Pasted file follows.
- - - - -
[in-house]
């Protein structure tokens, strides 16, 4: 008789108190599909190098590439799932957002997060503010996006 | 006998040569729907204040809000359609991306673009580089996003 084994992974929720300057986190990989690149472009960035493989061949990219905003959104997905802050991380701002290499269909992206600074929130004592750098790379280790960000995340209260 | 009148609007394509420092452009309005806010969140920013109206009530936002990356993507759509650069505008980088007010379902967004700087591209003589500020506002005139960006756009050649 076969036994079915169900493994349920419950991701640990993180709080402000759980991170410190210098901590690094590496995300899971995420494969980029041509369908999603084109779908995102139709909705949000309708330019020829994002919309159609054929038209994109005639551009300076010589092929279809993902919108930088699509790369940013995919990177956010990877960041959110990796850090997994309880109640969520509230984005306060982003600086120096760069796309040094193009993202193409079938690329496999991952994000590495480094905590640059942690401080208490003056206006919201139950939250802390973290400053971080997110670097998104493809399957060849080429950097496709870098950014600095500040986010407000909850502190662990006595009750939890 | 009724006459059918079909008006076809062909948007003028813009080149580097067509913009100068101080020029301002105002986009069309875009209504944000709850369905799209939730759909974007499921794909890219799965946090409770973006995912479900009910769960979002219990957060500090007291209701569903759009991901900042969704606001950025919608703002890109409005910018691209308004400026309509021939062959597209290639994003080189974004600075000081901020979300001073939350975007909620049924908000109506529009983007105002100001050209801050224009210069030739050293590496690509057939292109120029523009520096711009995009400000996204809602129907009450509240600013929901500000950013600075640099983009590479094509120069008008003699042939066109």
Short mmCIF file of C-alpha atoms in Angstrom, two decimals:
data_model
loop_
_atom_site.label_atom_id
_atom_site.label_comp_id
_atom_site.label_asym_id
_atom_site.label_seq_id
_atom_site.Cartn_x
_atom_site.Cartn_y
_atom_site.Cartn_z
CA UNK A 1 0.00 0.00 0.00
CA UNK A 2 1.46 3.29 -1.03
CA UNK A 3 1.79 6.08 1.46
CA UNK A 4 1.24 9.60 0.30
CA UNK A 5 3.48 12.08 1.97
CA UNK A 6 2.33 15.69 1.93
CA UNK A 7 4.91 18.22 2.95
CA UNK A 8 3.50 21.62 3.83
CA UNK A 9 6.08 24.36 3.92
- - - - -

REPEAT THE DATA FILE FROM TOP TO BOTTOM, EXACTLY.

[in-house]
């Protein structure tokens, strides 16, 4: 008789108190599909190098590439799932957002997060503010996006 | 006998040569729907204040809000359609991306673009580089996003 084994992974929720300057986190990989690149472009960035493989061949990219905003959104997905802050991380701002290499269909992206600074929130004592750098790379280790960000995340209260 | 009148609007394509420092452009309005806010969140920013109206009530936002990356993507759509650069505008980088007010379902967004700087591209003589500020506002005139960006756009050649 076969036994079915169900493994349920419950991701640990993180709080402000759980991170410190210098901590690094590496995300899971995420494969980029041509369908999603084109779908995102139709909705949000309708330019020829994002919309159609054929038209994109005639551009300076010589092929279809993902919108930088699509790369940013995919990177956010990877960041959110990796850090997994309880109640969520509230984005306060982003600086120096760069796309040094193009993202193409079938690329496999991952994000590495480094905590640059942690401080208490003056206006919201139950939250802390973290400053971080997110670097998104493809399957060849080429950097496709870098950014600095500040986010407000909850502190662990006595009750939890 | 009724006459059918079909008006076809062909948007003028813009080149580097067509913009100068101080020029301002105002986009069309875009209504944000709850369905799209939730759909974007499921794909890219799965946090409770973006995912479900009910769960979002219990957060500090007291209701569903759009991901900042969704606001950025919608703002890109409005910018691209308004400026309509021939062959597209290639994003080189974004600075000081901020979300001073939350975007909620049924908000109506529009983007105002100001050209801050224009210069030739050293590496690509057939292109120029523009520096711009995009400000996204809602129907009450509240600013929901500000950013600075640099983009590479094509120069008008003699042939066109």
Short mmCIF file of C-alpha atoms in Angstrom, two decimals:
data_model
loop_
_atom_site.label_atom_id
_atom_site.label_comp_id
_atom_site.label_asym_id
_atom_site.label_seq_id
_atom_site.Cartn_x
_atom_site.Cartn_y
_atom_site.Cartn_z
CA UNK A 1 0.00 0.00 0.00
CA UNK A 2 1.46 3.29 -1.03
CA UNK A 3 1.79 6.08 1.46
CA UNK A 4 1.24 9.60 0.30
CA UNK A 5 3.48 12.08 1.97
CA UNK A 6 2.33 15.69 1.93
CA UNK A 7 4.91 18.22 2.95
CA UNK A 8 3.50 21.62 3.83
CA UNK A 9 6.08 24.36 3.92